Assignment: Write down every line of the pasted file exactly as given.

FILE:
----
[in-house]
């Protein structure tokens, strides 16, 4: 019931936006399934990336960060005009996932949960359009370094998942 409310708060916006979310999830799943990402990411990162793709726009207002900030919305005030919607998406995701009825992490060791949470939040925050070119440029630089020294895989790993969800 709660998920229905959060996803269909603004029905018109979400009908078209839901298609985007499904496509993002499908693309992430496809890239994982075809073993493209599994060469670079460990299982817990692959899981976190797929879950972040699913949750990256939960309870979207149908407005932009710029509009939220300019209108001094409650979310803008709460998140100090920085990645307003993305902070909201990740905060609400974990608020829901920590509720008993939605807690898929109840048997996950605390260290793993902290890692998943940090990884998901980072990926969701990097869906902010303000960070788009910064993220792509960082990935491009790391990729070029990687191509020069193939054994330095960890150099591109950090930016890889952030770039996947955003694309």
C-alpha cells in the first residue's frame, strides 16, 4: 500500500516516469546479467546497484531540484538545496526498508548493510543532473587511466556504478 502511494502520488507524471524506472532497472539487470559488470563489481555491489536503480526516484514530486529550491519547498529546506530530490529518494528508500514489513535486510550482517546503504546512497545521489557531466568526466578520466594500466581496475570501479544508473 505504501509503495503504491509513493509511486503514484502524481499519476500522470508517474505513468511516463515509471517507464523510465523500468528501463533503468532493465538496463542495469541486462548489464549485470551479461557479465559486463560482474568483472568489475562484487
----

[in-house]
């Protein structure tokens, strides 16, 4: 019931936006399934990336960060005009996932949960359009370094998942 409310708060916006979310999830799943990402990411990162793709726009207002900030919305005030919607998406995701009825992490060791949470939040925050070119440029630089020294895989790993969800 709660998920229905959060996803269909603004029905018109979400009908078209839901298609985007499904496509993002499908693309992430496809890239994982075809073993493209599994060469670079460990299982817990692959899981976190797929879950972040699913949750990256939960309870979207149908407005932009710029509009939220300019209108001094409650979310803008709460998140100090920085990645307003993305902070909201990740905060609400974990608020829901920590509720008993939605807690898929109840048997996950605390260290793993902290890692998943940090990884998901980072990926969701990097869906902010303000960070788009910064993220792509960082990935491009790391990729070029990687191509020069193939054994330095960890150099591109950090930016890889952030770039996947955003694309």
C-alpha cells in the first residue's frame, strides 16, 4: 500500500516516469546479467546497484531540484538545496526498508548493510543532473587511466556504478 502511494502520488507524471524506472532497472539487470559488470563489481555491489536503480526516484514530486529550491519547498529546506530530490529518494528508500514489513535486510550482517546503504546512497545521489557531466568526466578520466594500466581496475570501479544508473 505504501509503495503504491509513493509511486503514484502524481499519476500522470508517474505513468511516463515509471517507464523510465523500468528501463533503468532493465538496463542495469541486462548489464549485470551479461557479465559486463560482474568483472568489475562484487